Cholesterol lowering at younger age may be more rewarding, suggests JAMA study.
Guidelines dictate us to treat all hypertensives in young age without need for any risk stratification. Has the time come to adopt a similar approach in managing dyslipidemia in youngsters without resorting to 10 year risk score calculations? New findings from a study published in JAMA Cardiology suggests a paradigm shift in managing dyslipidemia in young age. Zhang et al have shown that cumulative LDL-C and time weighted average (TWA) LDL-C during young adulthood and middle age are associated with the risk of incident coronary heart disease (CHD), independent of midlife LDL-C level.
These findings suggest that past levels of LDL-C may inform strategies for primary prevention of CHD and that maintaining optimal LDL-C levels at an earlier age may reduce the lifetime risk of developing atherosclerotic CVD.
When exactly to begin lipid-lowering therapy has not yet been well demarcated. Atherosclerotic lesions develop slowly over many years, if not decades. However, guidelines for lipid management have largely recommended statins on the basis of a 10-year risk of cardiovascular events rather than the risk of developing atherosclerosis over a lifespan. As a result, young adults (aged <40 years) are eligible for statins only if they have familial hyperlipidemia, severely elevated LDL-C level (>190 mg/dL; to convert to millimoles per liter, multiply by 0.0259) or LDL-C of 160 mg/dL or higher, and a family history of premature atherosclerotic cardiovascular disease.
Multiple observational studies have now demonstrated that exposure to LDL-C increases cardiovascular disease risk in a dynamic and cumulative fashion, similar to pack-years in smoking.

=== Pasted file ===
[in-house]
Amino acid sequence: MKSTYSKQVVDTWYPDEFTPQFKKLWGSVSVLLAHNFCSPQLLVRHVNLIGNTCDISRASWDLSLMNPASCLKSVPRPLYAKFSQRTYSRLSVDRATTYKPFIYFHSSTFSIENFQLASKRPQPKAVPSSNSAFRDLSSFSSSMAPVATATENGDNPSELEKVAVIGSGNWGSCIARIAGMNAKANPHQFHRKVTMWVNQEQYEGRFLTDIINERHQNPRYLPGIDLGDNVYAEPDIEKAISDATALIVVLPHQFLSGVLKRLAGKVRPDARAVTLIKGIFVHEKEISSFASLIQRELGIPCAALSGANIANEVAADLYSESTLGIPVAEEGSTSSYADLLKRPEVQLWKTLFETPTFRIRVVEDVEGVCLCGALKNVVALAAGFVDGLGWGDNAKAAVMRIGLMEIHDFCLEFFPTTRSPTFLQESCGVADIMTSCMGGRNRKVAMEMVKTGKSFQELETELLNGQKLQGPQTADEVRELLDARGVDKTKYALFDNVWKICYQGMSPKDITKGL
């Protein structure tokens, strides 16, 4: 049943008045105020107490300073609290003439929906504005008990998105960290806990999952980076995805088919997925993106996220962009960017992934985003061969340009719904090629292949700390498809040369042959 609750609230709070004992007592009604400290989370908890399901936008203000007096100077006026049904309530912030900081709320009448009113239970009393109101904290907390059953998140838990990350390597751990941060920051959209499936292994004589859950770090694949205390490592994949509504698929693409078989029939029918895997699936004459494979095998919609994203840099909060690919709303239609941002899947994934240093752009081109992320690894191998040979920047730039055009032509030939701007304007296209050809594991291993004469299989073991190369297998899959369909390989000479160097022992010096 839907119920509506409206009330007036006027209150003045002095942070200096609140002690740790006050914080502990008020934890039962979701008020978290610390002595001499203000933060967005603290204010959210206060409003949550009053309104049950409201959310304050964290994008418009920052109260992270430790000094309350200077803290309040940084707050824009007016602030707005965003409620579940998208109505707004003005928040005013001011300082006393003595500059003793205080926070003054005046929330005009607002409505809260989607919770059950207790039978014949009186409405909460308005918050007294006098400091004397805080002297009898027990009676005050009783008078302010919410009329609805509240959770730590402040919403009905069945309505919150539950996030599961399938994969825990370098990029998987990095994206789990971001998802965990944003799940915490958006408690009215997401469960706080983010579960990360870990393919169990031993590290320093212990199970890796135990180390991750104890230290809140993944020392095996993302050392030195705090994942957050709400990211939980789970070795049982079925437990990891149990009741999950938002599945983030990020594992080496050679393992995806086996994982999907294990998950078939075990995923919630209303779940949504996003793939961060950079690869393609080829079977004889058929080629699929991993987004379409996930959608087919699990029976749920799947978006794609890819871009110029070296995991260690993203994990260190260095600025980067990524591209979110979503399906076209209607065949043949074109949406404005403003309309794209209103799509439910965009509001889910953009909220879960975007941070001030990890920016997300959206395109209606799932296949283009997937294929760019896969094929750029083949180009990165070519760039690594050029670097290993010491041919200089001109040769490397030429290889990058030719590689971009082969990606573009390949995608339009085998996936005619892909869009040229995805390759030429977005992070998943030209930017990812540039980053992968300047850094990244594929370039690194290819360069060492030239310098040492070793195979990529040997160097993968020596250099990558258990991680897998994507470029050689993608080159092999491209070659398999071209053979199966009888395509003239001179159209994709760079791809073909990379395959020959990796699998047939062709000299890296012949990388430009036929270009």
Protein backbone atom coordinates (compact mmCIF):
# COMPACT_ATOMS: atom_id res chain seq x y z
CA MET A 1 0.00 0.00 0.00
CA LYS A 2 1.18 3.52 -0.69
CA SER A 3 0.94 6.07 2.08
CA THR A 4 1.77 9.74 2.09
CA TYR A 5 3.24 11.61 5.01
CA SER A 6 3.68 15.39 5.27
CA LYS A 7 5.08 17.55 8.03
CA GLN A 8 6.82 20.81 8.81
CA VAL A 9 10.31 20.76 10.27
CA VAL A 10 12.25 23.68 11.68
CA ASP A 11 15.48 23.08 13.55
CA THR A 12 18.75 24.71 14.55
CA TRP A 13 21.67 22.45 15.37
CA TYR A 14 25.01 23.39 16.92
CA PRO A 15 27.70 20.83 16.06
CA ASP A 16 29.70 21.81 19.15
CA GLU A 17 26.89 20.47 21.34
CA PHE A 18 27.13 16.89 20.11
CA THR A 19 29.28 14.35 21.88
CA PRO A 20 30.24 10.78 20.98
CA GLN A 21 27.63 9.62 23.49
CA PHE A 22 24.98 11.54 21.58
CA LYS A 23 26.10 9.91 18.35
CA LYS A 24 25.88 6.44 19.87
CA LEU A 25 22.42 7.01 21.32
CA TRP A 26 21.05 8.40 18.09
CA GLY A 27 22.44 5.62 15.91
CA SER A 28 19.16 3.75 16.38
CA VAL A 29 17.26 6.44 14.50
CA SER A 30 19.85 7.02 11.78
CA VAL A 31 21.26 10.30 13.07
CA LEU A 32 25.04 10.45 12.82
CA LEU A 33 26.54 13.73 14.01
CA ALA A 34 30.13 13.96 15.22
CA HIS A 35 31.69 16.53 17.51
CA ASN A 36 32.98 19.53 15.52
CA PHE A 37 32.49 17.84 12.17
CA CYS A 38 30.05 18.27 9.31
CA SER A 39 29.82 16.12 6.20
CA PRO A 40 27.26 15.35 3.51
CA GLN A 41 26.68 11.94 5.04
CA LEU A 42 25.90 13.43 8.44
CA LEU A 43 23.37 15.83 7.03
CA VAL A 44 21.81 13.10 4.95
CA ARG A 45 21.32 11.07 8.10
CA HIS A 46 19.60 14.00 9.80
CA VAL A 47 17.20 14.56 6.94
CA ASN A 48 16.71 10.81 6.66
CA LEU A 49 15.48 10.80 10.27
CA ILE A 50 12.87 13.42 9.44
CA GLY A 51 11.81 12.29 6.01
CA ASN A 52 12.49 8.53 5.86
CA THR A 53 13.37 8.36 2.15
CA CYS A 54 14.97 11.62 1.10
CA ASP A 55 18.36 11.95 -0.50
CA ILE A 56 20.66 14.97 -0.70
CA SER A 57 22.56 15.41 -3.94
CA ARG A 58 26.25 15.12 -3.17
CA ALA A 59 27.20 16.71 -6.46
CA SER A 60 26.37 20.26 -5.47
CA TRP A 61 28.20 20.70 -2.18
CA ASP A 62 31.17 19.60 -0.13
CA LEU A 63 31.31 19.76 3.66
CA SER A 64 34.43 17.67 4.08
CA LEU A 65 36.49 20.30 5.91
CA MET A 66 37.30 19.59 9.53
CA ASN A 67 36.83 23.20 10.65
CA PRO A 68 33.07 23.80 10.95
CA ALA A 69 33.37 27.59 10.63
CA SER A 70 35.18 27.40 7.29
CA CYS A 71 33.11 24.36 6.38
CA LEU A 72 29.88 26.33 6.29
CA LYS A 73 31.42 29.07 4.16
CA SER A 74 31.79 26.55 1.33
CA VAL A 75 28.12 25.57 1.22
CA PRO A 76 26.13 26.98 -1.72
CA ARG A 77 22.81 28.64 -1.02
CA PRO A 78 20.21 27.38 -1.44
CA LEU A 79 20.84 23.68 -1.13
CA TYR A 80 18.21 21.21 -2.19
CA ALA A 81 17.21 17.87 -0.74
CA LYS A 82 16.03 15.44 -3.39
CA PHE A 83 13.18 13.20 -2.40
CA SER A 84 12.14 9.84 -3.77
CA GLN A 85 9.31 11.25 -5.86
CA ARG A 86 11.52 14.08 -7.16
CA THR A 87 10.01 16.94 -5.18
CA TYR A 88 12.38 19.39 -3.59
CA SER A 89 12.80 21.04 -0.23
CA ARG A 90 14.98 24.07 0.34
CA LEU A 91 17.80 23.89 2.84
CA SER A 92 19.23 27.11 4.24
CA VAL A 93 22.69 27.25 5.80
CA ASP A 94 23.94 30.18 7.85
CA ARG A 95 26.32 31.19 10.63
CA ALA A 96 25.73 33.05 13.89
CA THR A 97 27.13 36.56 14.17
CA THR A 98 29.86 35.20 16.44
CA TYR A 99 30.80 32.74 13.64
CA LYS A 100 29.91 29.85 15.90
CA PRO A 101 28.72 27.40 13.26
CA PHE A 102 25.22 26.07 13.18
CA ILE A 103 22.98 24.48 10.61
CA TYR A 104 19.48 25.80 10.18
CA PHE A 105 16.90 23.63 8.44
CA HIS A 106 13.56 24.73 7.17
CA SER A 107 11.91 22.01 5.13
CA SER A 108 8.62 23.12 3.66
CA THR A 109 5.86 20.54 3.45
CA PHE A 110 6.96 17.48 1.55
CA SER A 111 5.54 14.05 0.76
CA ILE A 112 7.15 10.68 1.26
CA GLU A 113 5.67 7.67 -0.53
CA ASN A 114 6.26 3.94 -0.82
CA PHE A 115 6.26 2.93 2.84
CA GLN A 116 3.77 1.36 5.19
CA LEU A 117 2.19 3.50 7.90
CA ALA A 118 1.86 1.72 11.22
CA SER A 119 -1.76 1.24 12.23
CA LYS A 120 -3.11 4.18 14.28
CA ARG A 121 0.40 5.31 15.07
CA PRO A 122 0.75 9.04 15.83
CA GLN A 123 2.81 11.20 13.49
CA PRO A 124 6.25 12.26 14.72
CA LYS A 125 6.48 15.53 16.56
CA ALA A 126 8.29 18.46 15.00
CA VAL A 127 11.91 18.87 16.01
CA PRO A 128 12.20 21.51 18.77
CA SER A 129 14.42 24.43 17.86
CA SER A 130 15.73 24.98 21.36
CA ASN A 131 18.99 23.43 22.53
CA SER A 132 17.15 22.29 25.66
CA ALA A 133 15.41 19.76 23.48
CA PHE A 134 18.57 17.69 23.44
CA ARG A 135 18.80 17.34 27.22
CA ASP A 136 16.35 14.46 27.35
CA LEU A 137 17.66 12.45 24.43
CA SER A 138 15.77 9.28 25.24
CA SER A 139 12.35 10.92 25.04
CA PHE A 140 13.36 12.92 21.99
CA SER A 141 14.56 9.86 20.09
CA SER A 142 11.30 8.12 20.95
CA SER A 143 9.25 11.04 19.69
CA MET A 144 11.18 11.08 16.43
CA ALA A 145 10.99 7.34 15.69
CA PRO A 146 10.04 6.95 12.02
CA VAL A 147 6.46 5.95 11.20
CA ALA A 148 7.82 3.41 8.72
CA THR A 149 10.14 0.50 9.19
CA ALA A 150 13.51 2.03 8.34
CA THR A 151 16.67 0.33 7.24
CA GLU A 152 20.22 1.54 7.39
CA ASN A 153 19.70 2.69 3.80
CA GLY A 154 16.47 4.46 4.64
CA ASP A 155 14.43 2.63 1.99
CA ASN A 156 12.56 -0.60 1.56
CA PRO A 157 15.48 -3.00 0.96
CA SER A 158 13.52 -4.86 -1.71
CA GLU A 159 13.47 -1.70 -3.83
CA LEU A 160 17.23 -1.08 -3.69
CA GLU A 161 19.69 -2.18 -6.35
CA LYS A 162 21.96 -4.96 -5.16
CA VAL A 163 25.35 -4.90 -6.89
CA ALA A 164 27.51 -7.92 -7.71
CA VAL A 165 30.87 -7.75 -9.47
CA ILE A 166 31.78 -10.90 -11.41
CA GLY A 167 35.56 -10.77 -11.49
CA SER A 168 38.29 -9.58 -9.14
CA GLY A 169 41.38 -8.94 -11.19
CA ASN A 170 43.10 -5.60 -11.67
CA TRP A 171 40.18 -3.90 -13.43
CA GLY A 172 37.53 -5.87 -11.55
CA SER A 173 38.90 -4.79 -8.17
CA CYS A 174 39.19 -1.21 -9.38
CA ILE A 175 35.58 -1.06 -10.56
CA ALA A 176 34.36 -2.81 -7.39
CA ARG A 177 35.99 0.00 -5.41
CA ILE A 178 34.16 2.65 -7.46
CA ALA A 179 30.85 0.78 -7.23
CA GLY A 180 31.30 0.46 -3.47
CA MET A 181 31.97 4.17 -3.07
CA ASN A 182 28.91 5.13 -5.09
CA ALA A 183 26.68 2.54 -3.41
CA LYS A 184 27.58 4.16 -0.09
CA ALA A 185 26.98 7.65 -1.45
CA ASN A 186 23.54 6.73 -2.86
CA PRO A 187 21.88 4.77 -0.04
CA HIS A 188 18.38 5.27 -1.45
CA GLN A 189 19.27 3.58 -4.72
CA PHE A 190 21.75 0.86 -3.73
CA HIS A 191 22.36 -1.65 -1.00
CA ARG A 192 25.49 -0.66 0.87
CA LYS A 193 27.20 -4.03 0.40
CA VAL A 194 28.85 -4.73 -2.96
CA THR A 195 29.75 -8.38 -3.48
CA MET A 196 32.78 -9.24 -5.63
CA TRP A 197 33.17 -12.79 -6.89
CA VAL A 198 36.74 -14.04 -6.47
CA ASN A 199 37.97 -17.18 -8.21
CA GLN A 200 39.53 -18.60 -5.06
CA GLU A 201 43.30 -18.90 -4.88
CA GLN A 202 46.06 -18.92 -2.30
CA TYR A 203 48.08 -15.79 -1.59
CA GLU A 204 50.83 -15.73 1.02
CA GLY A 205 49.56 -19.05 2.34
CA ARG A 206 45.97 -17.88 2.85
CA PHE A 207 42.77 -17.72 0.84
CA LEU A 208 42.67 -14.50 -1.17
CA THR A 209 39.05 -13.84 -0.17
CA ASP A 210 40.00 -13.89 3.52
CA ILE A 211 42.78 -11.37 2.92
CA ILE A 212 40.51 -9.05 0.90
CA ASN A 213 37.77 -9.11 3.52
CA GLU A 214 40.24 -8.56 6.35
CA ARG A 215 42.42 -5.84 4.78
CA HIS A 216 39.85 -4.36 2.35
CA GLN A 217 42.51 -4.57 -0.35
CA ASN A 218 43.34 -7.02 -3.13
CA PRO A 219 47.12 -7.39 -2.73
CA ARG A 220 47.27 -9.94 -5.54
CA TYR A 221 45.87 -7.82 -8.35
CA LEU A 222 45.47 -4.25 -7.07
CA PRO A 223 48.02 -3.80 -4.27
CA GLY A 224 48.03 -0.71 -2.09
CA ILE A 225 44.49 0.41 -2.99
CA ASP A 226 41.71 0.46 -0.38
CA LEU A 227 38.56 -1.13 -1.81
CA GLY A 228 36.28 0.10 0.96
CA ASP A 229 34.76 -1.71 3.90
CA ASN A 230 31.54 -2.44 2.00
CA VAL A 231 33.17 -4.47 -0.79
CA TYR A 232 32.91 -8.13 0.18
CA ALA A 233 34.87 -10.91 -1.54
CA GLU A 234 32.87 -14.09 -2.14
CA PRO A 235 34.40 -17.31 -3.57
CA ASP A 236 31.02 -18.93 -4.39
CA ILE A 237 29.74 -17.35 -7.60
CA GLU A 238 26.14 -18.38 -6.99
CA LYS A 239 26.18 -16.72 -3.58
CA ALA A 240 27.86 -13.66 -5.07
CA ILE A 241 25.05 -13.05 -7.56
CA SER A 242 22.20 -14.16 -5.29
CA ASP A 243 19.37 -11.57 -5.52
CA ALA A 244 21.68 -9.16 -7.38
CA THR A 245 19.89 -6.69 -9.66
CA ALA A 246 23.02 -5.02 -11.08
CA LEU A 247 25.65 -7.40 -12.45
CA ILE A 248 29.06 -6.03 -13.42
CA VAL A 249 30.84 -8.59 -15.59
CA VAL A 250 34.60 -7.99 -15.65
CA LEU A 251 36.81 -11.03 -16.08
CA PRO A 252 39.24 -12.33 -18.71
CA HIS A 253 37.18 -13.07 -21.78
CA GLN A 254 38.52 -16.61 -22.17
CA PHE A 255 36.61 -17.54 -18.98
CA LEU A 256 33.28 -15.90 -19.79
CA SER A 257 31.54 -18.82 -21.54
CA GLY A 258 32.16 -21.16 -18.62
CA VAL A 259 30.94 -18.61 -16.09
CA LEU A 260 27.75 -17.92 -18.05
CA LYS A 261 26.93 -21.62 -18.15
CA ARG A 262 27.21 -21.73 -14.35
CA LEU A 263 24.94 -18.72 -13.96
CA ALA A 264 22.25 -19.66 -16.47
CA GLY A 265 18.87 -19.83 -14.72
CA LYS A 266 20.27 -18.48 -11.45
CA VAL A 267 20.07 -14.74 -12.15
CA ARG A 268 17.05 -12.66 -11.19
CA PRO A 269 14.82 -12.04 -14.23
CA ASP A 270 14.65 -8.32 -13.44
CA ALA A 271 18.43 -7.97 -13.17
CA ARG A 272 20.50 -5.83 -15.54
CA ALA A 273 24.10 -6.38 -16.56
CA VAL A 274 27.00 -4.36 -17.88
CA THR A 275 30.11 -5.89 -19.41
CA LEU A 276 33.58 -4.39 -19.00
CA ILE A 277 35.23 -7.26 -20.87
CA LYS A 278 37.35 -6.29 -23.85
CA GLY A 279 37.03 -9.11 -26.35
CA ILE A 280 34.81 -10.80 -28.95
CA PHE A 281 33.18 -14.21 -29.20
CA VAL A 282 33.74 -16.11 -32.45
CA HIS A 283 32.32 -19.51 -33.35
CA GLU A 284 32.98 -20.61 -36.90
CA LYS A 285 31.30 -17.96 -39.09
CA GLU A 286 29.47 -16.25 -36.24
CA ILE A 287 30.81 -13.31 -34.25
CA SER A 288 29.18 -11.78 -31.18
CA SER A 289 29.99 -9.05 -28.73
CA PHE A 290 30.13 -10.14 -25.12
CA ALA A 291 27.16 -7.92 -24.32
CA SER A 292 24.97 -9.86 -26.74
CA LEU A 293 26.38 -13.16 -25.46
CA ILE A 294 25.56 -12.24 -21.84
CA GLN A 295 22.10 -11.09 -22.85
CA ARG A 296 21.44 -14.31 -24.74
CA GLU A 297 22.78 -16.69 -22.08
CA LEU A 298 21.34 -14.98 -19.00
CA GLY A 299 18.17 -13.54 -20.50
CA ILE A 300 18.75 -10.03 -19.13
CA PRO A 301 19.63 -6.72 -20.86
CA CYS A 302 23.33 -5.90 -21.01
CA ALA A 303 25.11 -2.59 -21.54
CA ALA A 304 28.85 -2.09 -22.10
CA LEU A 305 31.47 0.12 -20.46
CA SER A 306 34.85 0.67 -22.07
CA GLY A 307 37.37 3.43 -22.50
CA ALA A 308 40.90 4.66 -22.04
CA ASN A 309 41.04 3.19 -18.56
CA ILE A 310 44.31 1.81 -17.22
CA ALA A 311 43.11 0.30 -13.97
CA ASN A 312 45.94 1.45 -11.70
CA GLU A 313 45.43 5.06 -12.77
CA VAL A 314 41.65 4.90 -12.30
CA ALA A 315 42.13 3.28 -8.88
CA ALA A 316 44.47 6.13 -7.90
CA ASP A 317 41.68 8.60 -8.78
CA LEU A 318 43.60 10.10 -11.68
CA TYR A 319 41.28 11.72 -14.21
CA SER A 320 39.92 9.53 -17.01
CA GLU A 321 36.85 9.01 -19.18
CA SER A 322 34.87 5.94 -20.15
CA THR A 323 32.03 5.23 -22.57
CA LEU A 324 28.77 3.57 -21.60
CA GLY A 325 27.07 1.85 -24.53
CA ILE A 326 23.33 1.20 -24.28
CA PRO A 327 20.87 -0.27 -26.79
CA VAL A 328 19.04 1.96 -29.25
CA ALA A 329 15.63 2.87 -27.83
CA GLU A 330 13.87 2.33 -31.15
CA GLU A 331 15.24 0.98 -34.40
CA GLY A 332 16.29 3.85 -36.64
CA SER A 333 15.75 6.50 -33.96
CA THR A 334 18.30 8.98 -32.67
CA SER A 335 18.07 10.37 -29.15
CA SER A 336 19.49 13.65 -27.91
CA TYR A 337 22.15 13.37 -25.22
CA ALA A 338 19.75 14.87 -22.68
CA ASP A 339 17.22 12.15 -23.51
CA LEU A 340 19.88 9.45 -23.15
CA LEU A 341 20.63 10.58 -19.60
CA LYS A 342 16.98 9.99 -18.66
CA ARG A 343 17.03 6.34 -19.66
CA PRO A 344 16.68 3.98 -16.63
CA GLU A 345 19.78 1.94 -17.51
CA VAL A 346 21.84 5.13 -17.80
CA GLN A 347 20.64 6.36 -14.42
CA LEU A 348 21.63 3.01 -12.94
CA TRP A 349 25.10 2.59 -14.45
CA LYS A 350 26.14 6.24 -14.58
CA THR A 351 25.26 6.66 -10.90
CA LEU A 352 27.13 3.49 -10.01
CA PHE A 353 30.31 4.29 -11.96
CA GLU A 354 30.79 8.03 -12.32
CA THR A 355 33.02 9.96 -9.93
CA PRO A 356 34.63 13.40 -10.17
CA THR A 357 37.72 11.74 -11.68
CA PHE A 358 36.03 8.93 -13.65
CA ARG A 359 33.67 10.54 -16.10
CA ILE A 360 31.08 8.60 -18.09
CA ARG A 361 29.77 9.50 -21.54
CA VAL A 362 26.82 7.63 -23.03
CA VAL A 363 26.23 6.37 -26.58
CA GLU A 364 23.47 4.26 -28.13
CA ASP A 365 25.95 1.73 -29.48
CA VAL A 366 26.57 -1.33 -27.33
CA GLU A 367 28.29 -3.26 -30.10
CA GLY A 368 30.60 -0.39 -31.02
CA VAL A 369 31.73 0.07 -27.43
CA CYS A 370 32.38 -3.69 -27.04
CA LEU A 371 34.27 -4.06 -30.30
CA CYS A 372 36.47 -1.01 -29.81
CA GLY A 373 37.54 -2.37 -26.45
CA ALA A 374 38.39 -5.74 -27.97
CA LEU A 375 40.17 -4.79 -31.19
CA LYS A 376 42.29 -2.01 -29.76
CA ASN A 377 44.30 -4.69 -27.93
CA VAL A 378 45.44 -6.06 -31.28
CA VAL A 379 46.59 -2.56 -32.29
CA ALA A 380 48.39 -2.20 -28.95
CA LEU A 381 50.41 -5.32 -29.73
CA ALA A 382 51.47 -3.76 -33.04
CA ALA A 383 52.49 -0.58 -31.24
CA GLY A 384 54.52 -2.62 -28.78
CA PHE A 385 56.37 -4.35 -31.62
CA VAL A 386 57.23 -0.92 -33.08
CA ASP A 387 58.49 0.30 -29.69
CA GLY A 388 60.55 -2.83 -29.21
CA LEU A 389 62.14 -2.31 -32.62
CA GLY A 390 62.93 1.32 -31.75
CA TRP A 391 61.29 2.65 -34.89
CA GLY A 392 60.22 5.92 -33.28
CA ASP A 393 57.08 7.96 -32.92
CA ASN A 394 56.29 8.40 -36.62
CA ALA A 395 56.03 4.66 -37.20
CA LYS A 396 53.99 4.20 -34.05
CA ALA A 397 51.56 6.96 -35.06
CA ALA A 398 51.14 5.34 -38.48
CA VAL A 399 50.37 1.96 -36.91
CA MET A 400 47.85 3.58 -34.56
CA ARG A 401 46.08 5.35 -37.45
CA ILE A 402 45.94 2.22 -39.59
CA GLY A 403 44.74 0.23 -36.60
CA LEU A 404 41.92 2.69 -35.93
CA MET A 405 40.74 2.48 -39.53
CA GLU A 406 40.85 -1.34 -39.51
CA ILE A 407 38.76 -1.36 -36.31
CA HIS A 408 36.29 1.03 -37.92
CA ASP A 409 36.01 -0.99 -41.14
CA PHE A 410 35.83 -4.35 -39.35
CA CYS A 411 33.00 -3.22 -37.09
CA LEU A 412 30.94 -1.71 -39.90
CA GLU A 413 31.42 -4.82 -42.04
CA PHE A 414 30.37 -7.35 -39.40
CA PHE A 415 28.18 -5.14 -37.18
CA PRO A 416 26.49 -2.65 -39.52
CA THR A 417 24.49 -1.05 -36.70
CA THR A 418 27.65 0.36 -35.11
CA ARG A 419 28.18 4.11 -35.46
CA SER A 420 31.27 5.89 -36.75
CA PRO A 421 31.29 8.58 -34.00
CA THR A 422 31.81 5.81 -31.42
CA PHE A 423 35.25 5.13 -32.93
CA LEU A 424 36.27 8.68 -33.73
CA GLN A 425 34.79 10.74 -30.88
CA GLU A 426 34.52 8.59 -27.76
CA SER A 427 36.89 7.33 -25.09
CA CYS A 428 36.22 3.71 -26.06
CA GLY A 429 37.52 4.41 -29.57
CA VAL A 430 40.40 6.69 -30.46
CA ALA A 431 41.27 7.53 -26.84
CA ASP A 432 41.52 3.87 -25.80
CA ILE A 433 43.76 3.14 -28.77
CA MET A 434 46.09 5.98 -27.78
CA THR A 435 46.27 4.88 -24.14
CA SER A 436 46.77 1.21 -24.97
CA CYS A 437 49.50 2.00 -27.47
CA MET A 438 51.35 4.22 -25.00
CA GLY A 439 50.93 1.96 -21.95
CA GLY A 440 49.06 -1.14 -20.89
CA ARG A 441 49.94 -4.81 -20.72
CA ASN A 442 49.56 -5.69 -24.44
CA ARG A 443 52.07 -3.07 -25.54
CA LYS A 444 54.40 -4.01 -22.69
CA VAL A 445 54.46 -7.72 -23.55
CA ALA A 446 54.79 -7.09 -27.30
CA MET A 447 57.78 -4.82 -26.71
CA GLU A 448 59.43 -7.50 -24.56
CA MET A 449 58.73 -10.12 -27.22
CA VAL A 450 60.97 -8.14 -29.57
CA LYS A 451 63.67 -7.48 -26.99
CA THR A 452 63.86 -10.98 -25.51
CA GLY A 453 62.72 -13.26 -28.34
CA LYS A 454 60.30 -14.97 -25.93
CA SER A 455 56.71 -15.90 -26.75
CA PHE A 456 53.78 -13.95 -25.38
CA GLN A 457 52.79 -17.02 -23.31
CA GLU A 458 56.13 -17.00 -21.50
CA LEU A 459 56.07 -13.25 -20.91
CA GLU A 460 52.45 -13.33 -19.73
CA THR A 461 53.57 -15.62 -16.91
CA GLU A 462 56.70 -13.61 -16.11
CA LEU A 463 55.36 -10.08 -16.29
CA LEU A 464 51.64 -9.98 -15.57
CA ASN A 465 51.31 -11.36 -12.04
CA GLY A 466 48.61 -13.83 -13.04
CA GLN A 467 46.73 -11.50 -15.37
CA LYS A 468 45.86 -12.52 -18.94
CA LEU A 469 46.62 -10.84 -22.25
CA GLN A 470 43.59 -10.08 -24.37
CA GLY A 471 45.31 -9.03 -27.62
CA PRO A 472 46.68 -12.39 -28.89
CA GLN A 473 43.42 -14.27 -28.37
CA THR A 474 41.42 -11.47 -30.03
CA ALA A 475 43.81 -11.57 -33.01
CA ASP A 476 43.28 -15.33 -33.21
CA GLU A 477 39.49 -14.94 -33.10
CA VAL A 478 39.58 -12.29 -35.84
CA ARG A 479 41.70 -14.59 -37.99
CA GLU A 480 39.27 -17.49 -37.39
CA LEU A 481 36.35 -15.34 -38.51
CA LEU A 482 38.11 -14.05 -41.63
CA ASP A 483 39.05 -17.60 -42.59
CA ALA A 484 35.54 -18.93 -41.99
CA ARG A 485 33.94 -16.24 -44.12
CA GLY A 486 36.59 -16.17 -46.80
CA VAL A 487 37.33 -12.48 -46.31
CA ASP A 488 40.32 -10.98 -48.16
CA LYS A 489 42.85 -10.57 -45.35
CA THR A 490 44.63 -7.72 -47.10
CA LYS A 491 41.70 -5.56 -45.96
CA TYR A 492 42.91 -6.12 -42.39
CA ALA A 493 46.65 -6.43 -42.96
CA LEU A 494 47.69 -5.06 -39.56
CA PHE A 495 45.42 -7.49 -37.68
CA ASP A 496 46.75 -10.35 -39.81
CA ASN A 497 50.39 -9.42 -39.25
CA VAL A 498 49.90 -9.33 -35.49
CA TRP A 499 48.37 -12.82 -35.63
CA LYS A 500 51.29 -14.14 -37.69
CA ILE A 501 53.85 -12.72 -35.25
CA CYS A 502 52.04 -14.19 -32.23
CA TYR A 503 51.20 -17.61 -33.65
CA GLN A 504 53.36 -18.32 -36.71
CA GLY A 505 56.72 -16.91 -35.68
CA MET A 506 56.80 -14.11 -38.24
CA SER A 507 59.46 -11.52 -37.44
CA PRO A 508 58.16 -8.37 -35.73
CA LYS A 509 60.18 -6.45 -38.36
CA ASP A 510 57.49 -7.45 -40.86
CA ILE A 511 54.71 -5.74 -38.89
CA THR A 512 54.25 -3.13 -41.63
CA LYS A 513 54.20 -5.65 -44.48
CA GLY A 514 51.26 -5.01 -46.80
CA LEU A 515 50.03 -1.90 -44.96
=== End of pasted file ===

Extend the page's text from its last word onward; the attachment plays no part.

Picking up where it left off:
In the latest issue of JAMA Cardiology, Zhang et al analyzed the data of a large number of participants in 4 national cohort studies with the aim to evaluate the associations of cumulative exposure to LDL-C, time-weighted average (TWA) LDL-C, and the LDL-C slope change during young adulthood and middle age with incident CVD later in life.
Participants were included if they had 2 or more LDL-C measures that were at least 2 years apart between ages 18 and 60 years, with at least 1 of the LDL-C measures occurring during middle age at 40 to 60 years. The study modeled LDL-C exposure starting at age 18 years to show granularly how risk from cumulative LDL-C exposure starts to accumulate early in life.
Increasing cumulative exposure to LDL-C (in mg/dL × years) was associated with increasing risk in a nearly linear fashion, independent of midlife lipid levels. When evaluated as time-weighted average LDL-C, risk began to increase at a mean LDL-C level of as low as 100 mg/dL, far below current treatment thresholds.
"Findings from the study by Zhang et al suggest that the current guideline-endorsed paradigm of deferring the treatment of mild and moderate elevations of LDL-C levels in young adults not only misses a critical opportunity for prevention but also unnecessarily allows lipid-related risk to accumulate for decades", note Navar et al in an accompanying editorial.
"We found that cumulative LDL-C and TWA LDL-C levels were associated with an increased risk of incident CHD events, even after adjusting for the most recent LDL-C level during middle age", add authors in discussion.
The results are supported by biological mechanics of lipid metabolism. Low-density lipoprotein cholesterol and other apolipoprotein B–containing lipoproteins that are smaller than 70 nm in diameter freely enter and exit the endothelial barrier, where they can interact with extracellular structures, such as proteoglycans, to become retained in the extracellular matrix. The LDL-C particles that are retained in the arterial wall are oxidized and then elicit an inflammatory response, which results in vascular injury and atheroma formation.
Therefore, an individual's total atherosclerotic burden is believed to be associated with both the circulating LDL-C levels and the total duration of exposure.
"Clinical decisions are currently guided by contemporary LDL-C values, whereas our findings suggest that incorporating serial LDL-C measures and cumulative LDL-C burden into clinical practice may further refine CVD risk assessment and help inform strategies for primary prevention of CHD", add authors.
Source: JAMA Cardiology: